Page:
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Visiting the Herbarium


Protocols for Visiting WTU 
Protocols for Handling Vascular Plant Specimens 

The Herbarium is located in Room 30 Hitchcock Hall (Floor –1 on elevator key pad) on the University of Washington campus in Seattle. Hitchcock Hall is in the southwest part of the campus, near the corner of NE Pacific Street and 15th Avenue Northeast. Click here for a map showing this part of campus.

Hours: The Herbarium is open Monday - Friday, 8am to 5pm. If you are coming from off campus, it is always wise to call ahead to make sure staff are not in the field or away from the collections (206-543-1682).

Parking: On-campus parking is expensive, difficult, and the rates increase annually. For the most current parking rates and options visit UW Visitors Parking. Two-hour metered parking can be found on the streets adjacent to Hitchcock Hall.

Buses: Many bus routes serve the UW campus area, and several buses stop right in front of Hitchcock Hall on NE Pacific Street. For bus route information visit King County Metro.

Tours: Reservations must be made in advance. Groups from on- and off-campus are welcome to come for tours of the Herbarium. Up to 20 adults can be accommodated; a tour usually takes 30 - 45 minutes. Students high school age and younger do not find the tour interesting unless it is part of a larger curriculum unit on botany, taxonomy, exploration, or the like. Please contact the Collections Manager to make a reservation.

Vascular plant collections in room 22.
Vascular plant collections in room 22.
Photo by David Giblin

Protocols for Visiting WTU

Please note: The specimens in this plant "library" are part of the global heritage of research plant materials. Herbarium specimens are fragile, and current use must safeguard their future availability and usefulness.

  • All first time visitors to the Herbarium must make an appointment in advance with the Collections Manager. On your first visit you will receive an orientation to the collections. A training session in handling herbarium specimens is provided for visitors with no previous herbarium experience.
  • Please sign the guest register.
  • Do not bring unfumigated (living or dead) plants into the Herbarium. Dried plant material must be fumigated on-site by freezing for 48 hours. Fresh material, if enclosed in sealed (i.e. ziploc) plastic bags, may be examined in the Herbarium if it is not removed from the bag. If you see evidence of insect infestation, please bring it to the attention of the Collections Manager or the Curator.
  • Smoking is not allowed in Hitchcock Hall.
  • Consumption of food and the examination of herbarium specimens is not allowed (see topic of “poisoned” specimens below). There is a work room suitable for eating adjacent to where collections are stored.
  • Do not remove specimens, books, or equipment from the Herbarium without permission from the Collections Manager or the Curator.
  • Please keep the herbarium cabinets closed when not in use.

 

Protocols for Handling Vascular Plant Specimens

General Use

  • Keep folders horizontal when removing them from shelves. Use stepstools to read labels of folders overhead; avoid the temptation to bend the folders down to read what's in them.Carry folders right-side-up. Do not turn on edge, on end, or upside-down. Place a folder on a table or other flat surface before opening it.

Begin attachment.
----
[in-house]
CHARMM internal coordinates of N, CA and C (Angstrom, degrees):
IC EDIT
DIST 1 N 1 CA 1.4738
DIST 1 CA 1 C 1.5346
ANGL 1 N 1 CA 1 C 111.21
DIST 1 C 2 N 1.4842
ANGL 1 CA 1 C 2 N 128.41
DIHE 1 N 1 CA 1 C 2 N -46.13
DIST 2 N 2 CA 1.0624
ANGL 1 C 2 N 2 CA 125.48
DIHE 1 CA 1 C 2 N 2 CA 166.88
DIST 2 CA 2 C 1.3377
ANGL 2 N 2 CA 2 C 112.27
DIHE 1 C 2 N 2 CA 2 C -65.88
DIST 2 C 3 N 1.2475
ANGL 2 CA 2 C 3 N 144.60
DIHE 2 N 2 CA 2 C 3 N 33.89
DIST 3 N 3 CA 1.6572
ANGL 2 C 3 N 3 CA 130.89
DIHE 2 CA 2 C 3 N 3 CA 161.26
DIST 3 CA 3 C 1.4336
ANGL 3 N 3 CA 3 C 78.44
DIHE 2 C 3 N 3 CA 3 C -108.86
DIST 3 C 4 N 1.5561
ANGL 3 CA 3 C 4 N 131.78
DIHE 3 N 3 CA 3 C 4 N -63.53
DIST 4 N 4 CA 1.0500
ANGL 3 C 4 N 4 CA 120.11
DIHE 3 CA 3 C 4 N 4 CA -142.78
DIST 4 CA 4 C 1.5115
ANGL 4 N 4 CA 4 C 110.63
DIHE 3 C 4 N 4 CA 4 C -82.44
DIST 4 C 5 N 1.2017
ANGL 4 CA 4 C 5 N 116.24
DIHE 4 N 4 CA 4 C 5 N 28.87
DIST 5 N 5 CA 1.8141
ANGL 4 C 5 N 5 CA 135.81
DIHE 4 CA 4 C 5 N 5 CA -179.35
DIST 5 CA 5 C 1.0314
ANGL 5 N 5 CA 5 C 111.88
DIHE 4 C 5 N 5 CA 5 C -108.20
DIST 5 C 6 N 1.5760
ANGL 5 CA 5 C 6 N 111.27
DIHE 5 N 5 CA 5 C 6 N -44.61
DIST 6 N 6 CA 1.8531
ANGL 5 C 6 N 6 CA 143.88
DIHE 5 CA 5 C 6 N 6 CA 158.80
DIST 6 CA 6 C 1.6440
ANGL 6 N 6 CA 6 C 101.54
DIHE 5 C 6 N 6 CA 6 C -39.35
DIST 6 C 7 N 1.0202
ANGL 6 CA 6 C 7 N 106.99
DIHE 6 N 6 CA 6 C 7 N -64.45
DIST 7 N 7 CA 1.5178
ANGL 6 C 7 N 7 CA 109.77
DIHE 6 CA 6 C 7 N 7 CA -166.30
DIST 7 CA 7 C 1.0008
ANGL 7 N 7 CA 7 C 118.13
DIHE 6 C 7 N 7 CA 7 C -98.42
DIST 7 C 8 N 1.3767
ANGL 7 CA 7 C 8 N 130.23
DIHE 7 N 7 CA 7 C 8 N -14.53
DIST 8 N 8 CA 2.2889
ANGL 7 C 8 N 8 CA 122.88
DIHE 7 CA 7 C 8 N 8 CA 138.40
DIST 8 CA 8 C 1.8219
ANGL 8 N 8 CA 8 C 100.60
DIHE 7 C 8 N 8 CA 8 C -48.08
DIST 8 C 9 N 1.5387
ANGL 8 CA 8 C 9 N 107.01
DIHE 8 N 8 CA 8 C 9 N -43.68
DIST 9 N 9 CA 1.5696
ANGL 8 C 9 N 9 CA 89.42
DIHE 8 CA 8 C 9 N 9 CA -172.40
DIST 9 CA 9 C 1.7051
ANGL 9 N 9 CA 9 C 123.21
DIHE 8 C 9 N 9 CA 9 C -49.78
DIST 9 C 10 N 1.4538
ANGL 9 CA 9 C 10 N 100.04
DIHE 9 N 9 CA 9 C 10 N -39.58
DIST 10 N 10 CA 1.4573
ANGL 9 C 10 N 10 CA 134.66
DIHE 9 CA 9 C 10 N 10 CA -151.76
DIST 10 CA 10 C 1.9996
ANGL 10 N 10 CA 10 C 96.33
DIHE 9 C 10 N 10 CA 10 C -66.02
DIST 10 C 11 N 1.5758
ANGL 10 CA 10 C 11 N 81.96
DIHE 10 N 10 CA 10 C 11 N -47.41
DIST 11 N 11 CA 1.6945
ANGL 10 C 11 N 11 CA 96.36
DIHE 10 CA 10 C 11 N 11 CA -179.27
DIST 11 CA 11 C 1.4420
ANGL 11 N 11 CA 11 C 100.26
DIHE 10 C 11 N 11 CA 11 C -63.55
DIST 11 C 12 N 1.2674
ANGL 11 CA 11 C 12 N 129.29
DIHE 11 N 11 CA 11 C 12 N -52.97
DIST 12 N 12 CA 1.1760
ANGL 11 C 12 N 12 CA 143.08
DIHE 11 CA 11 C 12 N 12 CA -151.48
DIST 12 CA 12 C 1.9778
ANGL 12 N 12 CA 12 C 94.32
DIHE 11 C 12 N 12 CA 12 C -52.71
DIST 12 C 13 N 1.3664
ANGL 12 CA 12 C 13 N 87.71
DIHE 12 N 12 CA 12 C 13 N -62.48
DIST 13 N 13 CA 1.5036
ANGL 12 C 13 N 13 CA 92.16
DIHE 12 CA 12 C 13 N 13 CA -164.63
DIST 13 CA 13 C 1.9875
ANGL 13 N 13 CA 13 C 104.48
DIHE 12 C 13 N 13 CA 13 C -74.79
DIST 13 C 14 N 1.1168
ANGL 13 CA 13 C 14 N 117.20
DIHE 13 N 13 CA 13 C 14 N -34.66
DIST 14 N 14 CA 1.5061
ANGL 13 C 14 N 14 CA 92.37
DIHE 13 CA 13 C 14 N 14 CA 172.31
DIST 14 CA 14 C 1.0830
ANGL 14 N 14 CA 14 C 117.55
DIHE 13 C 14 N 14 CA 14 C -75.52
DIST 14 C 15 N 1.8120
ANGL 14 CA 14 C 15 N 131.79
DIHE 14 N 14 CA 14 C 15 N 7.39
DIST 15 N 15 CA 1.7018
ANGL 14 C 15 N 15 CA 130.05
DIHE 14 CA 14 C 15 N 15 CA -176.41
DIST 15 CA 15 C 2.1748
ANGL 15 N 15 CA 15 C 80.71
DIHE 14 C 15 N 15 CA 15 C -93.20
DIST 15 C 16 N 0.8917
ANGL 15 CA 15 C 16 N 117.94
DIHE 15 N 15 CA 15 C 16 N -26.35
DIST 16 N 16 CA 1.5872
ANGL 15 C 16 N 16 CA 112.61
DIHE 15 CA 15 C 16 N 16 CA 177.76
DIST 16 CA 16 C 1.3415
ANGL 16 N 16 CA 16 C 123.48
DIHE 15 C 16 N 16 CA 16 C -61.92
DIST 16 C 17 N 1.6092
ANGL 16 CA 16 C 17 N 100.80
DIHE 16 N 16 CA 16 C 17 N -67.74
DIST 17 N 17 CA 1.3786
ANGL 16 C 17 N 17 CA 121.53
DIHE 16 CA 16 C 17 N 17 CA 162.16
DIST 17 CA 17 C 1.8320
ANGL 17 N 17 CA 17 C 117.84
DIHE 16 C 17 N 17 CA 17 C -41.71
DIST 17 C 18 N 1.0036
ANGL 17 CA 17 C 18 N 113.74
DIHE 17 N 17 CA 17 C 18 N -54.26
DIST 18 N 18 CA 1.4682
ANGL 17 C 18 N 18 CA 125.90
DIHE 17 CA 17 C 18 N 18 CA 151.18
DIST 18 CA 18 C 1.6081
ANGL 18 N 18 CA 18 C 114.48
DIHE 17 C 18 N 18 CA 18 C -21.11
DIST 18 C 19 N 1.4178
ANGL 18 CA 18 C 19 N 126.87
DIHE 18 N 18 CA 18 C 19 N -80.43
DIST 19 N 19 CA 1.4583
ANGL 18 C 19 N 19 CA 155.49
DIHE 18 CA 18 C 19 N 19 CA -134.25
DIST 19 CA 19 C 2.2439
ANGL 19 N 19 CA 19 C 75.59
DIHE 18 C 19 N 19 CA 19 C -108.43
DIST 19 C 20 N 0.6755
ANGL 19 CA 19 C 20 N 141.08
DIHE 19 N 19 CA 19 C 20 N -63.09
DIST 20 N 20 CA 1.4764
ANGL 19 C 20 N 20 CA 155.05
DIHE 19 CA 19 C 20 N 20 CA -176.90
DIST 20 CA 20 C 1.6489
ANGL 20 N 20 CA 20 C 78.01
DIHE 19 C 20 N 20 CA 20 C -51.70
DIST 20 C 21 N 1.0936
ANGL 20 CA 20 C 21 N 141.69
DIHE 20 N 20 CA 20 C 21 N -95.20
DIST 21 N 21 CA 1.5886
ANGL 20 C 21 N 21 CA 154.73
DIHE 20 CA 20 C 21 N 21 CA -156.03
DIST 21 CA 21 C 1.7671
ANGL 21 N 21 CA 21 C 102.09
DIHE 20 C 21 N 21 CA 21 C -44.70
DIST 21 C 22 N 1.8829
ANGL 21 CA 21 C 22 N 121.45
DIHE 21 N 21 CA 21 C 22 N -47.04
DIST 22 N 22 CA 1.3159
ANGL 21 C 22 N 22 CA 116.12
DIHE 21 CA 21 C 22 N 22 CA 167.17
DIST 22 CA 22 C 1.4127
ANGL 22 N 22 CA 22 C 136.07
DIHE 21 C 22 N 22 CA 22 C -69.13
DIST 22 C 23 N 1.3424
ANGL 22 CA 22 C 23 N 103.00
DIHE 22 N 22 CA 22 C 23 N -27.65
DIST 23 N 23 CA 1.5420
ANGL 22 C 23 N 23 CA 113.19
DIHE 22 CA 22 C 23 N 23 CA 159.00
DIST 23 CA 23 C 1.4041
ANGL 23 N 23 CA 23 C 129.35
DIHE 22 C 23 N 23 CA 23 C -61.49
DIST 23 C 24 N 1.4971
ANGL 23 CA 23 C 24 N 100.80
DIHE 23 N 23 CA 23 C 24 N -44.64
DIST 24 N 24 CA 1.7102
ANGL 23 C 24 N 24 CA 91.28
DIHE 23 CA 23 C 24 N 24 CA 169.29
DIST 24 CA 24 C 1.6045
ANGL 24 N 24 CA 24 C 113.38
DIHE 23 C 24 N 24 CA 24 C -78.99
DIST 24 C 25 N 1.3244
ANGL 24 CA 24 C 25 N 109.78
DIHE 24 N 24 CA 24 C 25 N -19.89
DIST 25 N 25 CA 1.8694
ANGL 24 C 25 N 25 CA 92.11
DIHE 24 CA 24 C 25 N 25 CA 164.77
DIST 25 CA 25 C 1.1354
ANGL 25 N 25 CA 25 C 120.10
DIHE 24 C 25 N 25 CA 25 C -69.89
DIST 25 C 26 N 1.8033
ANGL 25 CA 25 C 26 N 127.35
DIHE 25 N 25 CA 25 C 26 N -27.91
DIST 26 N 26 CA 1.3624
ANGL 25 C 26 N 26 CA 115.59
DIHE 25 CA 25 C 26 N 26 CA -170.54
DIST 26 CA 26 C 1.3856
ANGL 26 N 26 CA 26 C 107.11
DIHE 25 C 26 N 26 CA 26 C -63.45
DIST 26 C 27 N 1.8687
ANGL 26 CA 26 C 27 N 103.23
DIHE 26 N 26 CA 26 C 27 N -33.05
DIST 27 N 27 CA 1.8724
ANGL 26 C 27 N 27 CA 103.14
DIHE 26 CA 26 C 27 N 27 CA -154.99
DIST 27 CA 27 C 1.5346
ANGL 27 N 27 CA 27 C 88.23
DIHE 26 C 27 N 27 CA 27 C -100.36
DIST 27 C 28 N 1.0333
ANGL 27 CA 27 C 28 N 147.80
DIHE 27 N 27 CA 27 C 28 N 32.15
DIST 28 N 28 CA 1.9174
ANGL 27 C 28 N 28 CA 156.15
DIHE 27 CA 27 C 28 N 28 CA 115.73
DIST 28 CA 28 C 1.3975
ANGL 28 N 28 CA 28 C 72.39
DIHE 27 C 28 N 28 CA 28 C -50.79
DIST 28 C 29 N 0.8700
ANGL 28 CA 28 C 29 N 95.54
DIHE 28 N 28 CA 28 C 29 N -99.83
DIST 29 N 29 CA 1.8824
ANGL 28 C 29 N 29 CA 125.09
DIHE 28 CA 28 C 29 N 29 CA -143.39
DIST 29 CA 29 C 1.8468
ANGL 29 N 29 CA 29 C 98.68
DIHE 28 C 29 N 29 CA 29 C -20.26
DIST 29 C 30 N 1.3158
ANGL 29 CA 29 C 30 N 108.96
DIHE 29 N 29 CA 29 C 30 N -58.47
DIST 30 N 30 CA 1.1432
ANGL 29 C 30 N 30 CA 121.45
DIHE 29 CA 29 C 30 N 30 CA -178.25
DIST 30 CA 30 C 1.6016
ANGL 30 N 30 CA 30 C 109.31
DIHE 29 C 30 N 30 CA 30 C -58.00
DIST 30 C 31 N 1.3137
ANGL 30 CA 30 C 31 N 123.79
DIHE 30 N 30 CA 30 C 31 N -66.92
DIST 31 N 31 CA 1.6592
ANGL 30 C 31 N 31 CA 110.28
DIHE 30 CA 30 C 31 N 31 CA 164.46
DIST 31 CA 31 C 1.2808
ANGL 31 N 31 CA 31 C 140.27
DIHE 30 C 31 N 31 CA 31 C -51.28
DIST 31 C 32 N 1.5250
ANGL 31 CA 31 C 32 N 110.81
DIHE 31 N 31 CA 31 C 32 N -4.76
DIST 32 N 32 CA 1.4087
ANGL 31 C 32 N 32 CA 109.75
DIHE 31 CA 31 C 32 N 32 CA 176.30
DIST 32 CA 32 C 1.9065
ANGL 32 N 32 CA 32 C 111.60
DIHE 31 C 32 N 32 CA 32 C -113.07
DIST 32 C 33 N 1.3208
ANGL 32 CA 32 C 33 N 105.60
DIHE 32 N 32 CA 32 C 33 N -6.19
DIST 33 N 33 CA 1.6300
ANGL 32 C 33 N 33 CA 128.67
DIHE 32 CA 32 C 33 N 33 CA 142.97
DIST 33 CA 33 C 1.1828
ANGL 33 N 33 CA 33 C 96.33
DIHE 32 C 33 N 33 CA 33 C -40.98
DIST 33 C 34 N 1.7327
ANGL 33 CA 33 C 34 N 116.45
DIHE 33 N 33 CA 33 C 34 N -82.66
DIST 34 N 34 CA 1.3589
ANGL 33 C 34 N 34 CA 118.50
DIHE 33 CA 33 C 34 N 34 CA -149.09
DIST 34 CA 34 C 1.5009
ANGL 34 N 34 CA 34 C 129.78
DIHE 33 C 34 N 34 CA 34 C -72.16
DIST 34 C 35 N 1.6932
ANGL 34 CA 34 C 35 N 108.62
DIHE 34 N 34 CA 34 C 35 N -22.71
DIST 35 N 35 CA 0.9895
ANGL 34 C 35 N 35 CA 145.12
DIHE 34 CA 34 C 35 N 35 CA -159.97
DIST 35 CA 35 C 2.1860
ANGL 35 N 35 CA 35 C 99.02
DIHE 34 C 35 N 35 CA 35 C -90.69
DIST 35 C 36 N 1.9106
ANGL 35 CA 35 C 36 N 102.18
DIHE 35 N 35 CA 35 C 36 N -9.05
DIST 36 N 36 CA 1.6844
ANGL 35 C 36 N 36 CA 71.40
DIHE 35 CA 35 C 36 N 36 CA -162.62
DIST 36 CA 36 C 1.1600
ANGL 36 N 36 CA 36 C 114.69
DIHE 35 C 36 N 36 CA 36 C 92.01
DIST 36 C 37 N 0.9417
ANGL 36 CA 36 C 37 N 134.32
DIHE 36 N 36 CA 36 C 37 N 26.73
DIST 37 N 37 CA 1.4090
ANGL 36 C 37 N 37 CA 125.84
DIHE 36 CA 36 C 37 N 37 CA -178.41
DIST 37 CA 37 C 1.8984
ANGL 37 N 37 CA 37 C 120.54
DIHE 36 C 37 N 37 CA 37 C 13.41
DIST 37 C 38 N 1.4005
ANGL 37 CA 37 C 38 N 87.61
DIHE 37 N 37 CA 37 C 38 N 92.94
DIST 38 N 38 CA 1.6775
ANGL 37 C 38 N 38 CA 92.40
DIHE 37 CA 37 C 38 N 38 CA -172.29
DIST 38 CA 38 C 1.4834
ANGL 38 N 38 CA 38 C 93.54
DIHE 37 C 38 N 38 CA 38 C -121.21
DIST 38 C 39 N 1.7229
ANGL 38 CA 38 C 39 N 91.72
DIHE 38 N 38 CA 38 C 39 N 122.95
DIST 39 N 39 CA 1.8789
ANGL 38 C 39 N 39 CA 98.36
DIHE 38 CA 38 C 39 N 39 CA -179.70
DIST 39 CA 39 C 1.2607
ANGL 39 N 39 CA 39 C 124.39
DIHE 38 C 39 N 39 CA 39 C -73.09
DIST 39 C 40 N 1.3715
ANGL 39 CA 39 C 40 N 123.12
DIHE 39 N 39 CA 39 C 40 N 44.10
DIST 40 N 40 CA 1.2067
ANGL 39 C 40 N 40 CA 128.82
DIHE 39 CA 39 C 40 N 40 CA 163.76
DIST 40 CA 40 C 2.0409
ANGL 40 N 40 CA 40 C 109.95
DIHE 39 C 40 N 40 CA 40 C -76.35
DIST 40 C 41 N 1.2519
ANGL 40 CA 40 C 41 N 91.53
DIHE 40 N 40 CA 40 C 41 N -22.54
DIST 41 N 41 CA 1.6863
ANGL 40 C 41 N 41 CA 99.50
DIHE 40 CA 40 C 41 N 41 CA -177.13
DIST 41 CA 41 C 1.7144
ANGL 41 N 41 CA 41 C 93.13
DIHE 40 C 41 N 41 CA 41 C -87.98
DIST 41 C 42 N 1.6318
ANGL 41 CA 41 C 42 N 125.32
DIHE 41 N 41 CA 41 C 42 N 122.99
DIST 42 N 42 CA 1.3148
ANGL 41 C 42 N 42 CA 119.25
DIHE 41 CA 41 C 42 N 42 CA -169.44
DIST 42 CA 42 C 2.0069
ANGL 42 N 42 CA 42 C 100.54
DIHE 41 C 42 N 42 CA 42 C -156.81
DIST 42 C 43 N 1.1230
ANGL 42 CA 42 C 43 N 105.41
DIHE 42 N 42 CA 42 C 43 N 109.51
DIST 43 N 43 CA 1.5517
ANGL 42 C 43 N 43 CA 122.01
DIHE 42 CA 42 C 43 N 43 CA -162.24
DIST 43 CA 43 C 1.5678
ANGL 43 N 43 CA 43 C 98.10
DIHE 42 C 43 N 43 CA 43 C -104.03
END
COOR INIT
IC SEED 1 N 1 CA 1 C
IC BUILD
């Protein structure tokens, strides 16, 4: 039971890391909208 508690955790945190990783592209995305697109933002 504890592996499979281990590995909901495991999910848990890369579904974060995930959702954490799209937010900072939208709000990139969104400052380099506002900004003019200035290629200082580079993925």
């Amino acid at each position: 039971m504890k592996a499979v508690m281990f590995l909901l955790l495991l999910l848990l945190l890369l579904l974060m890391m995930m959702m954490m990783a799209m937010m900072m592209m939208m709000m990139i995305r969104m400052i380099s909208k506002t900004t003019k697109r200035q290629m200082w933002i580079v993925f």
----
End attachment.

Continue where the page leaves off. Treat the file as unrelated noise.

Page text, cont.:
• Keep herbarium sheets specimen-side-up at all times. Do not turn them upside-down, or flip them like pages in a book. Specimens in NORTHWEST folders are in no particular order; there are folders for each species or subspecies. Specimens in unmarked folders (from the rest of theworld) are in alphabetical order by species (e.g. Boerhaavia f - q). Take care that they are in order when you return the folder to the shelf.
  • Do not place anything (books, elbows, sweaters, or -shudder- pop cans) on top of the specimens.
  • Keep specimens in neat stacks, no more than 1 foot high. Avoid "shuffling". Dried plant material is brittle and will shear off at the slightest provocation.
  • Handle the specimens gently. If fragments do break off, and you are certain which sheet the fragments are from, please place them in the small packet attached to the sheet. If you need one and there is no packet on the sheet, please bring the specimen to the attention of the Collections Manager.
  • Do not write on the sheets (see below for annotations) and do not write on anything on top of the sheets.
  • Some specimens are labeled POISONED, or sometimes there is staining on the paper around the plant material. This is a remnant of former methods of fumigation, which involved the use of toxic chemicals, including mercuric chloride. We have been assured by the Department of Environmental Health & Safety that these chemicals are not volatilizing to an extent that would make the air here hazardous to breathe. However, traces of chemicals may adhere to your hands, so wash up after handling specimens, especially before eating or using the facilities.
  • Do not remove any material from the herbarium sheets, including from the fragment packets, without the Curator’s or the Collections Manager’s permission.

Annotations

  • Make annotations on provided labels with permanent ink (not ballpoint). If you are annotating many specimens, you may paper clip one label as a sample to a folder of specimens and leave the folder on the table. We will print and attach labels to all the specimens in the folder. Old folders are available in the packaging room (room 30) and on the bookshelf in room 22.
  • Annotation labels, Pigma (permanent) pens, and glue bottles are available from the Collections Manager, and in the tool drawers in rooms 22 and 26. Rulers, forceps, needles, watch glasses, Pohl's solution (a wetting agent), and fragment packets are also available.

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